Maybe I've just overlooked it, but where is the information available which data gets transfered to whom, for what reason and how this can be prevented? Please keep in mind that this is about the average user and not plugin coders that have no problem to remove such a check within a minute.

Let's be more constructive here. Probably it can be created a statement so users can learn more about the privacy issues when downloading from worpdress.org.

Additionally I'm intereseted to learn about the reasons to not offer an option for submitting stats.

Last edited 6 years ago by hakre (previous) (diff)

#15 @hakre
6 years ago

Related: #16778

#16 @ryan_b
6 years ago

  • Cc rbilesky@… added
  • Type changed from defect (bug) to enhancement

I agree that

1) WordPress should be more open about what data they collect and why.

2) WordPress should offer a checkbox perhaps on Settings->Privacy that allows the user the option to opt-out of sending unnecessary infromation, the default setting can still be to send statistical information.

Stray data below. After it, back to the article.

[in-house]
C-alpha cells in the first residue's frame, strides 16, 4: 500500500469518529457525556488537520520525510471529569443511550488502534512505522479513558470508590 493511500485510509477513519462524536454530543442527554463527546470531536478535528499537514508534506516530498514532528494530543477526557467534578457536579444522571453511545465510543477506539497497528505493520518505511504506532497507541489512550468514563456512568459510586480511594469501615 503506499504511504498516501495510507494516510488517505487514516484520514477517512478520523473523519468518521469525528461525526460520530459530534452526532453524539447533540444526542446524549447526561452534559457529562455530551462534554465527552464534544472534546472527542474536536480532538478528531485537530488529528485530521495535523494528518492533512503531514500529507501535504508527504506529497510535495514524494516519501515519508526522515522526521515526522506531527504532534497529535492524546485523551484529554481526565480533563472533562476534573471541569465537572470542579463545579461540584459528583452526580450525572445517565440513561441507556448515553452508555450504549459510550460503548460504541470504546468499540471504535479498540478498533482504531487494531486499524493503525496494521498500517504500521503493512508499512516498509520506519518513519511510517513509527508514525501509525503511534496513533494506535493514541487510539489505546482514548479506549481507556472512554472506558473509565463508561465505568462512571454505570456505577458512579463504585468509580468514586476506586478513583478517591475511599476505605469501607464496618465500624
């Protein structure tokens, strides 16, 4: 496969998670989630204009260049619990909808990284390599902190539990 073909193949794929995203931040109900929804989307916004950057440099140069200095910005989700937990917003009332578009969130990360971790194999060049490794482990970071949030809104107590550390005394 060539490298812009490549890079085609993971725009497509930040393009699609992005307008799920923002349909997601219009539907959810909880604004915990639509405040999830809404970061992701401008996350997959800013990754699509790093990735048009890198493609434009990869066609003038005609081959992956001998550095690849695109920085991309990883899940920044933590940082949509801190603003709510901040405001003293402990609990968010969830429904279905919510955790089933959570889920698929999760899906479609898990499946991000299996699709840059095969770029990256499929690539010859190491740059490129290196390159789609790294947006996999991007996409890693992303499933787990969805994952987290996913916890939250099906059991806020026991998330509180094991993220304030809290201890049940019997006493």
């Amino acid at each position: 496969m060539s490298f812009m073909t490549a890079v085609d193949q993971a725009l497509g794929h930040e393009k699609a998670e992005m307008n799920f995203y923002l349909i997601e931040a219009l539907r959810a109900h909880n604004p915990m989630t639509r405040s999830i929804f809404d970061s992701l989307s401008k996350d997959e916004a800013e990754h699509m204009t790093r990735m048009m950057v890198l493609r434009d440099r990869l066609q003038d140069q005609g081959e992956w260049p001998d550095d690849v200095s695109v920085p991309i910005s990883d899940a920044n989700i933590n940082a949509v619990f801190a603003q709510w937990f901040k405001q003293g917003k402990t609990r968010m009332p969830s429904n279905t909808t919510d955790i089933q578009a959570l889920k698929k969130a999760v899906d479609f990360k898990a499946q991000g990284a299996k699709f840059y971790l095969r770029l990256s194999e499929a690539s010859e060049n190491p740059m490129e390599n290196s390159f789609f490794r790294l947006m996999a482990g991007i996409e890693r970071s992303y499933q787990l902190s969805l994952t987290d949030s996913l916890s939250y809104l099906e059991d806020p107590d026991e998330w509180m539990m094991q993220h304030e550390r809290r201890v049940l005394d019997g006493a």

Privacy now adays is a concern for many users, transparancy and options are important. A plugin to do this is not enough as many users do not know that this data is even sent.

#17 @ocean90
6 years ago

  • Milestone set to Awaiting Review

#18 @toscho
5 years ago

Is there anything else I can do to help resolving this issue?

#19 @F J Kaiser
5 years ago

  • Cc 24-7@… added

@investici, @toscho, @hakre: +1 Having plugins which can solve a task means nothing if you're not aware of the fact that you're sending data. If this doesn't get into core as an option, imo wp should note that on update.

#20 follow-up: @investici
5 years ago

@toscho: thanks for your patch, it is a step in the right direction. Any plans for review/inclusion in core?

whether this bug is fixed by that patch is debatable though, we'd much prefer having the users opt-in before leaking so much information or at least make the users/admins aware of the fact (and the reason why?) that information not related to check for updates is sent while checking for updates.

what is the best way to get consensus (and a fix) for this from the wp developers?

#21 in reply to: ↑ 20 @toscho
5 years ago

Replying to investici: